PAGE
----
Tokyo Metro unwired

by Matthew Gast

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On a recent visit to Japan, I took the Tokyo Metro to the Meiji Shrine. As I was getting off at the nearest station, I noticed a sign announcing wireless LAN service on the platform. At the time, I only had my tourist gear with me (the 802.11-equipped laptop was back at the hotel), and couldn't see what the service was like.

It must be very convenient whenever there are train delays to be able to pull out a PDA and get networked. I wouldn't be surprised if the wireless LAN service is part of a longer-term plan by NTT DoCoMo (the operator) to offload mobile phone minutes on to much cheaper unlicensed spectrum. It's a lot easier to put 802.11 access points underground than mobile phone equipment, and much less costly to expand.

The picture is a bit fuzzy because I snapped it with my camera phone, but here it is.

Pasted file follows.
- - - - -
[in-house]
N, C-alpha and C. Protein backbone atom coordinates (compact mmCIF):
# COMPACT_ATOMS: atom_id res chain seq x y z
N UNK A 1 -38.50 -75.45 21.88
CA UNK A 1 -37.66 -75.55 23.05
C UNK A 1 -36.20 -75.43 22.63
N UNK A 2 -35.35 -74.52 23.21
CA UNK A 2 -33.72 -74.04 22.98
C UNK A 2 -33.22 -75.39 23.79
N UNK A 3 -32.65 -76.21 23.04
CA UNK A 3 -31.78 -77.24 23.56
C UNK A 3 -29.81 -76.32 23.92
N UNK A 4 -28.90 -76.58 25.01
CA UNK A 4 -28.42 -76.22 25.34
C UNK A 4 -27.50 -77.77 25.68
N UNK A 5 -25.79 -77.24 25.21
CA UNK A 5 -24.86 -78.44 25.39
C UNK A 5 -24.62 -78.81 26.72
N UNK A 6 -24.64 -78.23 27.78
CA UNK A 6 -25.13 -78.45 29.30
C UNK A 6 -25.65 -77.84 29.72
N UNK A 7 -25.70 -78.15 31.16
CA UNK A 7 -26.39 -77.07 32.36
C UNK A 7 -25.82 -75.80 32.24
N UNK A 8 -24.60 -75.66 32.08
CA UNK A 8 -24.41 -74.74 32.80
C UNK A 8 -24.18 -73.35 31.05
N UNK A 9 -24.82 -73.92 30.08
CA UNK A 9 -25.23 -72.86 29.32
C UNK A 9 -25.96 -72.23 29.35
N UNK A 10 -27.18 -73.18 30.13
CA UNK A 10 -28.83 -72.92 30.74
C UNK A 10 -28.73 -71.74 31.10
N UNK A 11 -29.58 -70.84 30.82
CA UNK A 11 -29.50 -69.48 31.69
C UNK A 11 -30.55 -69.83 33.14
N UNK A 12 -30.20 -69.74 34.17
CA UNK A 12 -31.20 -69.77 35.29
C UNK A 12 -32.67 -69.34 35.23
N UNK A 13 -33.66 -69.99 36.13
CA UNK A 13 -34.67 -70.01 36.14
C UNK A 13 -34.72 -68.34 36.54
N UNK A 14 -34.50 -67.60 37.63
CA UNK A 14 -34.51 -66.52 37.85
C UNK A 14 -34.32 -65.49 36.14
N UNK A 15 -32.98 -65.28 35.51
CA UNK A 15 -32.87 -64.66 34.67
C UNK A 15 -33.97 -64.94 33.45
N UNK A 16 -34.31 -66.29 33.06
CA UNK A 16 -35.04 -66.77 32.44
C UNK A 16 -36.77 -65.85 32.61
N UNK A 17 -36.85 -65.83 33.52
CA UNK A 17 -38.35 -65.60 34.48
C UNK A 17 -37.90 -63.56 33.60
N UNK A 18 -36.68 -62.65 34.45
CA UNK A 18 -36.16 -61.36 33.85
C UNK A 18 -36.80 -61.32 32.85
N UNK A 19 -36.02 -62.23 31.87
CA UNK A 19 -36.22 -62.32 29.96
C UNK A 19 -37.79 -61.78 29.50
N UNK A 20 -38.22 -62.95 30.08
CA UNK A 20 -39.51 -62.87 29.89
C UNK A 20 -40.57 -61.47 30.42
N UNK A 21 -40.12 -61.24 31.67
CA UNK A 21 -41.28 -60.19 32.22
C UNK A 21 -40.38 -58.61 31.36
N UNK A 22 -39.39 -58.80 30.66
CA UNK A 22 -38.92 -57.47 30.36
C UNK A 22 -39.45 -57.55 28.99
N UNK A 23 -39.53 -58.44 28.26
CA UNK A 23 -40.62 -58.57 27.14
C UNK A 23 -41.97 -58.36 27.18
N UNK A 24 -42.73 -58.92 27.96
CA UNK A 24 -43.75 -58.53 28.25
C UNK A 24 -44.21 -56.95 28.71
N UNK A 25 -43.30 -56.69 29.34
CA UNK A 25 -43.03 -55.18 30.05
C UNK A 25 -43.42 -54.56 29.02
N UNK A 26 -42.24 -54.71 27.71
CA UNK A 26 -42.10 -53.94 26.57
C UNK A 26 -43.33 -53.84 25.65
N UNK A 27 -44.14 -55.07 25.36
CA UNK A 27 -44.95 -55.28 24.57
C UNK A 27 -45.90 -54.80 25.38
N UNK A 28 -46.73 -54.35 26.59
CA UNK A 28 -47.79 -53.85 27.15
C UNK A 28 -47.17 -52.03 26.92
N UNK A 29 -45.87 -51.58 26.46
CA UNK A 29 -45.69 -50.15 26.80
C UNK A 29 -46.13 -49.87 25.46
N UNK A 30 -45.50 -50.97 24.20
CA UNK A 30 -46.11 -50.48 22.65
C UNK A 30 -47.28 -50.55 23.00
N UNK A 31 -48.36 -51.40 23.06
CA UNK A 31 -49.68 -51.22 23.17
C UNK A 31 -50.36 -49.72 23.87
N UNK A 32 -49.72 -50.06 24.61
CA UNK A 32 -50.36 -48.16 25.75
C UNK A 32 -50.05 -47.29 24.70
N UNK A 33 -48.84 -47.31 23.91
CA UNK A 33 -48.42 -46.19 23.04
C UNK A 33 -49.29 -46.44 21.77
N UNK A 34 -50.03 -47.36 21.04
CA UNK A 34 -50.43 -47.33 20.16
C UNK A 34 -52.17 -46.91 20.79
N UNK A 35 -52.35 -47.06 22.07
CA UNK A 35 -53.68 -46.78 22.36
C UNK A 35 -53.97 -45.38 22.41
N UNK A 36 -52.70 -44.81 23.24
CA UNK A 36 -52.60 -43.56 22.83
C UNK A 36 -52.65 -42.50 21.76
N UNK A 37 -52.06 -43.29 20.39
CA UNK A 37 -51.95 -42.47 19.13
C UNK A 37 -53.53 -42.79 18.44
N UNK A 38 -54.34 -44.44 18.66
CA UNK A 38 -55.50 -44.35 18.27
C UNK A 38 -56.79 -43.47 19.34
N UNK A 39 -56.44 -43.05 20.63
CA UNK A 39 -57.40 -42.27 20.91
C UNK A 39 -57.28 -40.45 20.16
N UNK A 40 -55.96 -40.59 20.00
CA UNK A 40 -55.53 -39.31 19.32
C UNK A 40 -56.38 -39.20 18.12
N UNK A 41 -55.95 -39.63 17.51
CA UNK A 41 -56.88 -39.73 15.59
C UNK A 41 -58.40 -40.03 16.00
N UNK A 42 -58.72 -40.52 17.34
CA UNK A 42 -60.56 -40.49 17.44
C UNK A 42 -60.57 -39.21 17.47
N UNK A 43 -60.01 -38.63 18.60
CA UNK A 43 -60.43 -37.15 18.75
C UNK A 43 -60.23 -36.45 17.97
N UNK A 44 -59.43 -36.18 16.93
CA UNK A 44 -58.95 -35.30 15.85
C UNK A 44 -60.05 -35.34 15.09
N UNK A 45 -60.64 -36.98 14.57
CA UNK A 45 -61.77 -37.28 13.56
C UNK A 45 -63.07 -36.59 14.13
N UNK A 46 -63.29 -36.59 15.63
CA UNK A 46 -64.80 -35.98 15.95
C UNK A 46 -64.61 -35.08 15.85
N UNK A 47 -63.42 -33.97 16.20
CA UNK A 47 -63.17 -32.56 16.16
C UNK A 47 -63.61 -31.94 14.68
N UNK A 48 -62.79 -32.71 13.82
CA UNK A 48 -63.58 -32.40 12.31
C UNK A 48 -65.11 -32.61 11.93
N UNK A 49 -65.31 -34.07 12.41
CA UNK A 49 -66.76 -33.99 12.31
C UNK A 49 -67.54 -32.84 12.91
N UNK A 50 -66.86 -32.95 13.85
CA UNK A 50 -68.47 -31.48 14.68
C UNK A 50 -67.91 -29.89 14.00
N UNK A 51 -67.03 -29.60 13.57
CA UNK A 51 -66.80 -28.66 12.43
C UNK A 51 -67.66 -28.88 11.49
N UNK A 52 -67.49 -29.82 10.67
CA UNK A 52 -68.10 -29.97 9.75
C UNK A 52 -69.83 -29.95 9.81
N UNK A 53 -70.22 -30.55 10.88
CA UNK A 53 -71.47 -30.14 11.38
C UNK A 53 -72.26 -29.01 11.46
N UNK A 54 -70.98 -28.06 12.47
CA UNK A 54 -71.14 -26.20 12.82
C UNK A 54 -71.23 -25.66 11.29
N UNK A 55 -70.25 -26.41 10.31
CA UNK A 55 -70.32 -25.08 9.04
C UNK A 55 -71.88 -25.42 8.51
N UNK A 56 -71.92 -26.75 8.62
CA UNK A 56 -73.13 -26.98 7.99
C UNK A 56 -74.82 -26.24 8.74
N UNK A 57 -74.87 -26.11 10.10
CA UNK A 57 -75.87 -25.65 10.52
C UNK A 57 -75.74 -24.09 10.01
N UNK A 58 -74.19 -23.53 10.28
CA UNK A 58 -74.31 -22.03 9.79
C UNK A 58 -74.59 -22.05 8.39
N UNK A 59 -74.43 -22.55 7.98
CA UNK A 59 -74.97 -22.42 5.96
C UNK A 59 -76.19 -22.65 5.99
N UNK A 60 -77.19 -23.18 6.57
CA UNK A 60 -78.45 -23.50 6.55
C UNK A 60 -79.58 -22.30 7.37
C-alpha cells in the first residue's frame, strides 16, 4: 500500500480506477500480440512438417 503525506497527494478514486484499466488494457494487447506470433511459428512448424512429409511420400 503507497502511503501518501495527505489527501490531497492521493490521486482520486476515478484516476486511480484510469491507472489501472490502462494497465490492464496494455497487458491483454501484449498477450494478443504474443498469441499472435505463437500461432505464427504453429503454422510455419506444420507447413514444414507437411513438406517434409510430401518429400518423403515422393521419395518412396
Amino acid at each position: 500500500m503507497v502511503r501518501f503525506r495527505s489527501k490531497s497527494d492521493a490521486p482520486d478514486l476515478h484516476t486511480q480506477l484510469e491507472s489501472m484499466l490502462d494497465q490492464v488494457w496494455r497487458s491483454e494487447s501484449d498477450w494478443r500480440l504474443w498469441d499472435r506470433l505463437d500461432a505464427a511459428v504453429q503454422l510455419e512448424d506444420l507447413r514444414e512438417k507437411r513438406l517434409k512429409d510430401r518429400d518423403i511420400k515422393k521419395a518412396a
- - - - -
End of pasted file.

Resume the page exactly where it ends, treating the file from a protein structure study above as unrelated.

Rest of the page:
2005-08-04 02:00:07
Tokyo WiFi and trains
> It must be very convenient whenever there are train delays

This is Japan we're talking about. They don't have train delays.

On my trips to Japan I have found that all those "public" WiFi hotspots are WEP protected. Apparently, you must already be a customer of the hotspot provider. There is no option to enter a credit card and use it.

At one Japan Rail-owned café, I was told that if I bought a drink I could use their WiFi. When I sat down with my chocolate, I opened my Powerbook to be greeted with a request for a WEP password. I asked the café staff about this and they had no idea what I was supposed to do.

2005-08-06 14:08:13
Tokyo WiFi and trains
Contrary to popular belief, Japan can have train delays in extraordinary circumstances. I was in Tokyo as a typhoon swept through, and all the extra water caused 8-10 minute delays on several lines throughout the Metro. A few lines were not operating due to the weather. The main Japan Rail lines were unaffected, though. (Granted, a typhoon is a far cry from the typical American rail system, where "carrying passengers" seems to be a delay-causing activity.)